Montgomery Students Protest Cuts to Magnets

By Daniel de Vise
Washington Post Staff Writer
Tuesday, April 22, 2008

Larger and more boisterous groups have picketed Montgomery County government, but surely never one with a higher average SAT score.

Students from the science, mathematics and computer science magnet at Montgomery Blair High School in Silver Spring marched through downtown Rockville yesterday to defend their program, one of the top math-science operations in the nation, from the budgetary ax.

"Fund us, Weast," the crowd chanted, beckoning to Superintendent Jerry D. Weast as about 100 protesters -- a few were from schools other than Blair -- approached the doors of the school system's headquarters shortly after 5 p.m. One student beat a bass drum. Another carried a sign that read, "We can do the math."

The sum involved is small: $350,000, or the equivalent of 3.5 teaching positions, is being cut from Blair's magnet program, part of a $10 million reduction in academic programs to balance an unavoidable increase in other costs -- most notably, teacher salaries -- in a tough budget year.

But the demonstration, planned for weeks, captured the attention of leaders of the school system and county government. They do not want to be seen as setting off the decline of one of the most celebrated academic programs in the county.

School systems throughout the region are cutting programs to a degree not seen since the past decade, trimming costs to offset shrinking revenue from a moribund real estate market. The cuts, in turn, have prompted an unusually high pitch of protest.

Last week, Anne Arundel County officials accused the school system of orchestrating a campaign by parents, students and teachers to pressure the County Council to fully fund the school board's request for a $100 million spending increase. Superintendent Kevin M. Maxwell has announced a reduction of 150 teaching positions for the next school year.

Earlier this year, Fairfax County parents successfully lobbied the School Board to continue paying for students to take Advanced Placement and International Baccalaureate tests, costs Superintendent Jack D. Dale had proposed be passed on to many students to save money in a $2.3 billion spending plan.

In Prince William County, where crowding has joined low teacher salaries as a constant complaint, parents and some School Board members are worried about preliminary cuts that could delay $6 million worth of school renovations. And in Arlington County, parents are angry that construction planned at Wakefield High School, which has a high percentage of minority and economically disadvantaged students, might get postponed.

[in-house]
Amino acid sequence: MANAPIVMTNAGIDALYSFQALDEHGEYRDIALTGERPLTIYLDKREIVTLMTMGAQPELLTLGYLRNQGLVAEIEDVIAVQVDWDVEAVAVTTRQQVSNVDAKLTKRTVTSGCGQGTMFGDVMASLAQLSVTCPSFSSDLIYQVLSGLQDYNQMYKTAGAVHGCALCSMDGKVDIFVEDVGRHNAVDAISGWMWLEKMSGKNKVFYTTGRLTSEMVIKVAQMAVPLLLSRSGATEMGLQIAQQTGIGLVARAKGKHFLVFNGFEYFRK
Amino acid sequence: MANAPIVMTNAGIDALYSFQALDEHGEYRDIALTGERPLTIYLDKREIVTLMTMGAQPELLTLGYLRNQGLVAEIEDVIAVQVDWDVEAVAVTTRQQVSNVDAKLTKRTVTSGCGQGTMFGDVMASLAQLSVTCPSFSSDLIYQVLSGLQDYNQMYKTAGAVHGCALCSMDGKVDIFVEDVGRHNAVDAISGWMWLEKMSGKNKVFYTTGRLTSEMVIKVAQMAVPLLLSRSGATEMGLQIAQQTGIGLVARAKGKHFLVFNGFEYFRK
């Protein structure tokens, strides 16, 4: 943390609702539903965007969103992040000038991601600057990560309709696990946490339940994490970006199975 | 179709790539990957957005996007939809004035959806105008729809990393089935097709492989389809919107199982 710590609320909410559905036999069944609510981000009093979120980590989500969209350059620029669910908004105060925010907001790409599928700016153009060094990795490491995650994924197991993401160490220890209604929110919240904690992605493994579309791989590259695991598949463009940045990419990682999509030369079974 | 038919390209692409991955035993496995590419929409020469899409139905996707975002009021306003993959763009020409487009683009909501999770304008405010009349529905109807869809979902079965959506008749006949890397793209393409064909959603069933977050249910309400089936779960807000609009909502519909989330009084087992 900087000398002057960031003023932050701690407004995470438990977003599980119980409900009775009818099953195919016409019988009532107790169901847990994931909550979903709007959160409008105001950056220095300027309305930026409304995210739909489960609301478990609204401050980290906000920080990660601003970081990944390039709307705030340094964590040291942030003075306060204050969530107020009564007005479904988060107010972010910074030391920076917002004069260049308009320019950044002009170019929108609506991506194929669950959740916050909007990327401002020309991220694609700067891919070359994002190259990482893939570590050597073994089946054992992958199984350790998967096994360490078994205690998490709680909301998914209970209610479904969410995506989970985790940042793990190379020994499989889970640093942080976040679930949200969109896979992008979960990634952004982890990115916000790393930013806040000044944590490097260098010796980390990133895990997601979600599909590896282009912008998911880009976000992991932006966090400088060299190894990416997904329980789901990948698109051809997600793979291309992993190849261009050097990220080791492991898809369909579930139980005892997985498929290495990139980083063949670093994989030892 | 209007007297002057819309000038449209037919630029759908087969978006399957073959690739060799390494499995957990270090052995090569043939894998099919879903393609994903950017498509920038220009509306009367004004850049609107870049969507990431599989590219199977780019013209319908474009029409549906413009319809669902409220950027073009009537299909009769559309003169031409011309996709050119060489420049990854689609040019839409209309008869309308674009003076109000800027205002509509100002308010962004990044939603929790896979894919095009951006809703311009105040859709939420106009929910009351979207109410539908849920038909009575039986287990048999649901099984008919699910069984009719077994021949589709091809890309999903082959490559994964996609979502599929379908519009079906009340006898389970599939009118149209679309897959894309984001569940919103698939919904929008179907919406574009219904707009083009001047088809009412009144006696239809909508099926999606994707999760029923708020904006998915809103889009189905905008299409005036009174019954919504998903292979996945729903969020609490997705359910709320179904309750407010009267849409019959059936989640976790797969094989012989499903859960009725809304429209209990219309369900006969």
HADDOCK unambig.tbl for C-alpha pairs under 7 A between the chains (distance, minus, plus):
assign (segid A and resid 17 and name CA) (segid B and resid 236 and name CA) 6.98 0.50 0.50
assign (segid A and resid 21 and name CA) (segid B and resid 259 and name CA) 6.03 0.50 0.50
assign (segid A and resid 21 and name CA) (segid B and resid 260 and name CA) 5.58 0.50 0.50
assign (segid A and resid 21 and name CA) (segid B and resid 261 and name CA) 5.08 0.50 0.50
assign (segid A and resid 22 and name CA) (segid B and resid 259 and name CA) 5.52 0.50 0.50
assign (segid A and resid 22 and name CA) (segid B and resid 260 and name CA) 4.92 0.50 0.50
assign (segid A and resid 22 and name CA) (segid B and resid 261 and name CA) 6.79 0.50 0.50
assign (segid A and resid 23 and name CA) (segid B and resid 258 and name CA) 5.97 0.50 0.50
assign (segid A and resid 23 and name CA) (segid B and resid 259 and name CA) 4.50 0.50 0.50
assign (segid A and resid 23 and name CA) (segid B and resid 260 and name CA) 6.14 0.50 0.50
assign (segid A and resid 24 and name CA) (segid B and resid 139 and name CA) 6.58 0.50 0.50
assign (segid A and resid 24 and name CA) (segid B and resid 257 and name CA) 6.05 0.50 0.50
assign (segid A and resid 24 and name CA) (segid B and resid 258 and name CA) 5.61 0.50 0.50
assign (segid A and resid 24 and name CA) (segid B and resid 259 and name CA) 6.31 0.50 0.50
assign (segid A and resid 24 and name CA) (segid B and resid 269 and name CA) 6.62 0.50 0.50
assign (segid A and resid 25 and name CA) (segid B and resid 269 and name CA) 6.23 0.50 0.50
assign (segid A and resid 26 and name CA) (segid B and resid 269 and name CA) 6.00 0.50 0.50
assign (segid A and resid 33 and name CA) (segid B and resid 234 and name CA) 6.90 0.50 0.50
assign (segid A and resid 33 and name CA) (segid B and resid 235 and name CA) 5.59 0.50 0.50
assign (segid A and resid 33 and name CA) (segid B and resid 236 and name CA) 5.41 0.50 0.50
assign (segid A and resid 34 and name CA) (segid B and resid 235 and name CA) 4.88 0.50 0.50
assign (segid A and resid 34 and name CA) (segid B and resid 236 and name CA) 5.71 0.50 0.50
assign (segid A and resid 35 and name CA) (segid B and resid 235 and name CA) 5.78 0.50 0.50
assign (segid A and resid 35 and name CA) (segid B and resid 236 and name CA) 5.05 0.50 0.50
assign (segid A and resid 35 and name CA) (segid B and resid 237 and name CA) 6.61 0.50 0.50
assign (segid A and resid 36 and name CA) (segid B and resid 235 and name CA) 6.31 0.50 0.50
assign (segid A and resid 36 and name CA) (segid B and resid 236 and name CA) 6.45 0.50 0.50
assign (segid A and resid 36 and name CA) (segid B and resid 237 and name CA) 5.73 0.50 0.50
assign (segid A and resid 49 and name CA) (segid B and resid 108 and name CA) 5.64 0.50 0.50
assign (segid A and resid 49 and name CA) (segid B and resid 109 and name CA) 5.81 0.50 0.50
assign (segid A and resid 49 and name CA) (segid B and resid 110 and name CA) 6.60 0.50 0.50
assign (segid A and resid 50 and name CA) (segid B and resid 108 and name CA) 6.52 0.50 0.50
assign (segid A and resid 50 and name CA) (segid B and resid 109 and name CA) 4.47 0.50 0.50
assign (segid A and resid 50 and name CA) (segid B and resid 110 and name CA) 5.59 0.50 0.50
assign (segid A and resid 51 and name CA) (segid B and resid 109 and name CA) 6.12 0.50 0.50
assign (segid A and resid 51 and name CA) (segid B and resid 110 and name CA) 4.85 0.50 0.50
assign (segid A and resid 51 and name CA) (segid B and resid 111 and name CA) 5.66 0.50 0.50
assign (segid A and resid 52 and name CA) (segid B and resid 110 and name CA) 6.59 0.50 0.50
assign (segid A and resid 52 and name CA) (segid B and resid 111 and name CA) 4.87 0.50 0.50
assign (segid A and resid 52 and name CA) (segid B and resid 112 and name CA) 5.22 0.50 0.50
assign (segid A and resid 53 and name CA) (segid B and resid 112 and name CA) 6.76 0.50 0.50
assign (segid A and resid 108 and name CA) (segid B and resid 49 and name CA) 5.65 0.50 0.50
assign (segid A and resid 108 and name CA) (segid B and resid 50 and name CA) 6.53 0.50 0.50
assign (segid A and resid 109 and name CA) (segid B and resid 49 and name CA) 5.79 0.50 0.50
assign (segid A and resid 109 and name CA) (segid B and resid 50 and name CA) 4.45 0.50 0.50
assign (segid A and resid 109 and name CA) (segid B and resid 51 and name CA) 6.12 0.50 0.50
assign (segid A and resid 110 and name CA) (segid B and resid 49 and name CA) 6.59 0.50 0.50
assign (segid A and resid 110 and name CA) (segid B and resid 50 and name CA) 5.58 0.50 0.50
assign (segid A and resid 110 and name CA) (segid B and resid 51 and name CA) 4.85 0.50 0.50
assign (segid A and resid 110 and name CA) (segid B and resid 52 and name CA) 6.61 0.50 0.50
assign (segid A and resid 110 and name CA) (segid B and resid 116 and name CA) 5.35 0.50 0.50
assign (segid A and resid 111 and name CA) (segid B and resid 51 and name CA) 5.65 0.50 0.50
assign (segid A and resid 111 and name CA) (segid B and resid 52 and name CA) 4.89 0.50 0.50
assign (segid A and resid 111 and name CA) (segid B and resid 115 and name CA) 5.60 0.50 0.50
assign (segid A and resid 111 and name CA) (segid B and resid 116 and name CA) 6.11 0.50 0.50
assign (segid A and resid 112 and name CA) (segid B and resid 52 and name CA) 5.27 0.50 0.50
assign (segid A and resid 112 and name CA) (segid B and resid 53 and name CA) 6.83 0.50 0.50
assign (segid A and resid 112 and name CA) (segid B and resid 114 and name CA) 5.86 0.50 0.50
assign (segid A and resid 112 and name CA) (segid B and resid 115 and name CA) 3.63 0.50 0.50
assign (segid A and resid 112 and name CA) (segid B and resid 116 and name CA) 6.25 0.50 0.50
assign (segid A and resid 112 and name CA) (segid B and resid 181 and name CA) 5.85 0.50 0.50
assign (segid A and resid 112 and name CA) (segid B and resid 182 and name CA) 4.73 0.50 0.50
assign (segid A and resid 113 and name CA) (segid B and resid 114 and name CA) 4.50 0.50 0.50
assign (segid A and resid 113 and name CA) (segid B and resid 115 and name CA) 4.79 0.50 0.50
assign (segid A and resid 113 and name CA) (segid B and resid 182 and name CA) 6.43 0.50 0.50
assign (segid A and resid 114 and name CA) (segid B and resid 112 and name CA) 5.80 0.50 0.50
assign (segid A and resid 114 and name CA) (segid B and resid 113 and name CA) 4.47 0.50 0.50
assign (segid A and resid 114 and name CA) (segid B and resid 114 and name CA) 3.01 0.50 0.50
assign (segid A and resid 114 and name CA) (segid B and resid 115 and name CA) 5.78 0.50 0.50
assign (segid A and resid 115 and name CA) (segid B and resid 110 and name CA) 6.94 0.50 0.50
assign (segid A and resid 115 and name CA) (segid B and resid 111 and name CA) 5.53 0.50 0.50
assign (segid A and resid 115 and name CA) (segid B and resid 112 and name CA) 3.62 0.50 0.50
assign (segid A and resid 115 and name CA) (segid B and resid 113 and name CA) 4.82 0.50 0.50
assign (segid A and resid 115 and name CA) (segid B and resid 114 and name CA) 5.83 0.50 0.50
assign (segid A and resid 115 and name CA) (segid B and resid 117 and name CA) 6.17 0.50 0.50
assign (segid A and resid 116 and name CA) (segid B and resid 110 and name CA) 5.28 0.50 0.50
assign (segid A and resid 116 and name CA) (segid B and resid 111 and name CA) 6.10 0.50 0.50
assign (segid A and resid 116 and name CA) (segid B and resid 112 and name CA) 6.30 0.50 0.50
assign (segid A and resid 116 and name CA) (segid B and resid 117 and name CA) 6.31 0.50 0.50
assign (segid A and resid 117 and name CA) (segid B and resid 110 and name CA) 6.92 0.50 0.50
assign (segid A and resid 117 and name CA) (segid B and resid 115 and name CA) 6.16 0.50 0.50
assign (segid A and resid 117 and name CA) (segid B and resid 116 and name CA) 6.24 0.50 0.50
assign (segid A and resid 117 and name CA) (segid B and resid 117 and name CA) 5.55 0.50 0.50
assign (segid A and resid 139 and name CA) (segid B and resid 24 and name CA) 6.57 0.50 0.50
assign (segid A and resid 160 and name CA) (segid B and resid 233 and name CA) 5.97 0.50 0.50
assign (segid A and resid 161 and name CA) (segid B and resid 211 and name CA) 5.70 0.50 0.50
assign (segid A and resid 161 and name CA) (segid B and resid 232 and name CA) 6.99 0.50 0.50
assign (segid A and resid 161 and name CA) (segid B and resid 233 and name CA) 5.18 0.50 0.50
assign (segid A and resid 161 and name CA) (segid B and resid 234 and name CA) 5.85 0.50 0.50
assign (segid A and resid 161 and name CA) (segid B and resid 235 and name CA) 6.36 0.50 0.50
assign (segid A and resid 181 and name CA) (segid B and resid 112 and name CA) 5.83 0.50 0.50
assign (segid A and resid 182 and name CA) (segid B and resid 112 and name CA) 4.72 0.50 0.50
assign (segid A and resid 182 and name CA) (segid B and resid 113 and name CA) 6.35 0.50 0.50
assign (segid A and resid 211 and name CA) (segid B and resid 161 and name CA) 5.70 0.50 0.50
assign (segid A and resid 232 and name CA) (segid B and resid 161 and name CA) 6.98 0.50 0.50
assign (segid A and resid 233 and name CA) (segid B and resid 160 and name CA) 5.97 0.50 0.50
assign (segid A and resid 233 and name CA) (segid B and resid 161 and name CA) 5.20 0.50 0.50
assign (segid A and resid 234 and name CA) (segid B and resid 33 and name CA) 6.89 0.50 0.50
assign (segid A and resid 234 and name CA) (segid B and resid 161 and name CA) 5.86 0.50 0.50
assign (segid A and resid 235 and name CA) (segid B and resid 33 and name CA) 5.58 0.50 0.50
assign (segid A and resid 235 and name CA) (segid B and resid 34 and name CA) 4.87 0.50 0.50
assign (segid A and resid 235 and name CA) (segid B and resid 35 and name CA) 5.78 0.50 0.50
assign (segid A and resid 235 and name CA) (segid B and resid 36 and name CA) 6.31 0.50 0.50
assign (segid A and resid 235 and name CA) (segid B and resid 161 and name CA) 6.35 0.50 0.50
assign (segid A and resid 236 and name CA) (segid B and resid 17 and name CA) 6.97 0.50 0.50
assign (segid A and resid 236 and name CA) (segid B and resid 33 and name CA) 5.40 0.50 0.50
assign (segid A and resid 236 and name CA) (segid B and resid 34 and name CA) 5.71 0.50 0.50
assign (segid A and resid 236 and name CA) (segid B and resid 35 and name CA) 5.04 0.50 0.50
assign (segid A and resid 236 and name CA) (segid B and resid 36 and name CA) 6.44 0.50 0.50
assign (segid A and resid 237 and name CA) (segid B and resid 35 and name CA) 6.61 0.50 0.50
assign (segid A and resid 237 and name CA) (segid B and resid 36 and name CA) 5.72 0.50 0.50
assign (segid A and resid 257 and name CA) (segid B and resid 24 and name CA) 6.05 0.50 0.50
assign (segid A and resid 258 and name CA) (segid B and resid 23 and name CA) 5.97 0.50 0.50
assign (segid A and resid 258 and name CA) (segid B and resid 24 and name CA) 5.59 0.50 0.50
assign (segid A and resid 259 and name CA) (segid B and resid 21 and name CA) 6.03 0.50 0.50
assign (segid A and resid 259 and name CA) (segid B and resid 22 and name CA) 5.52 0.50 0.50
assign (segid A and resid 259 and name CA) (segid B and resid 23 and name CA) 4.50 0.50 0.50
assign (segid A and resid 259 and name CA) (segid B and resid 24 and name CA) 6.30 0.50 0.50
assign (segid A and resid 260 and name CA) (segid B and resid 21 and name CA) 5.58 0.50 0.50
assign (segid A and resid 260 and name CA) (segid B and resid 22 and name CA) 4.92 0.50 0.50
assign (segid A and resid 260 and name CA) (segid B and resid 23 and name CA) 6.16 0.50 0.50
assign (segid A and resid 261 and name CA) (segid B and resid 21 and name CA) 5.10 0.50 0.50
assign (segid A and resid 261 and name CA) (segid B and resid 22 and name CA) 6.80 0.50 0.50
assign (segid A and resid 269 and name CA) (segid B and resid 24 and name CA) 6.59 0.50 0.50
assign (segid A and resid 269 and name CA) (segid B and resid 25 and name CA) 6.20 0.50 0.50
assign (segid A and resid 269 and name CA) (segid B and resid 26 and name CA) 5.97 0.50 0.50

None of these disputes, however, has spilled into the streets.

The Blair magnet program, with 400 students and 18 teachers, has produced 25 finalists in the Intel Science Talent Search, the top pre-collegiate science contest -- more than any other school in the nation. Blair has had a student among the winners of the USA Mathematical Olympiad, arguably the nation's premier math competition, in each of the past three years, a feat matched only by the private Phillips Exeter Academy in New Hampshire.

Founded in 1985, the magnet offers students a unique slate of advanced course work. Teachers write the courses and typically teach them until retirement or death. Much of the faculty is older than 60. When not teaching classes, teachers routinely meet with students to tutor them or aide them with independent research projects. Together, the 18 teachers oversee more than three dozen clubs, contests and after-school review sessions.

"There is an intellectual community here," said Ralph Bunday, who has taught in the magnet since its inception and, at 73, is among the oldest teachers in the county. "The members of that community are on call every day, every minute. We never say no."

School system leaders say all they are doing is asking some teachers in the magnet, and in a few other programs for highly gifted secondary students at other schools, to teach one more class next year than this year.

Faculty members in the highly gifted magnets have been allotted three daily class periods to plan lessons, whereas other teachers get two. Halting the practice allows the school to offer the same number of classes with fewer teachers.

"None of the core courses have been cut. None of the popular electives have been cut. The bulwark of the program is still there," said Marty Creel, who oversees advanced academic programs in the school system.

Teachers, students and parents within the Blair magnet say the cuts go far deeper and contend that the program has lost the support of the school system.

That perception, true or not, has prompted an unprecedented exodus. Two of the 18 teachers are retiring at the end of the school year. One is being involuntarily transferred. One is going on long-term leave. As many as four additional teachers have said they will transfer to other schools, although school system leaders say they have no evidence of this.

"They're really irreplaceable in that they're really the builders of the program," said Eric An, 17, a junior in the Blair magnet program.

School system officials say the eventual retirement of many Blair magnet teachers was inevitable and contend that the program can survive the introduction of a few newcomers.

Restoring the funds would be up to Weast, who proposed the cuts, or the school board, which approved them. Weast fortified his position last week, telling the board in a memo Friday that the cuts "are necessary in these austere times and will provide a solid foundation" for Blair and the other highly gifted magnet programs.

Staff writers Ian Shapira, Theresa Vargas and William Wan contributed to this report.


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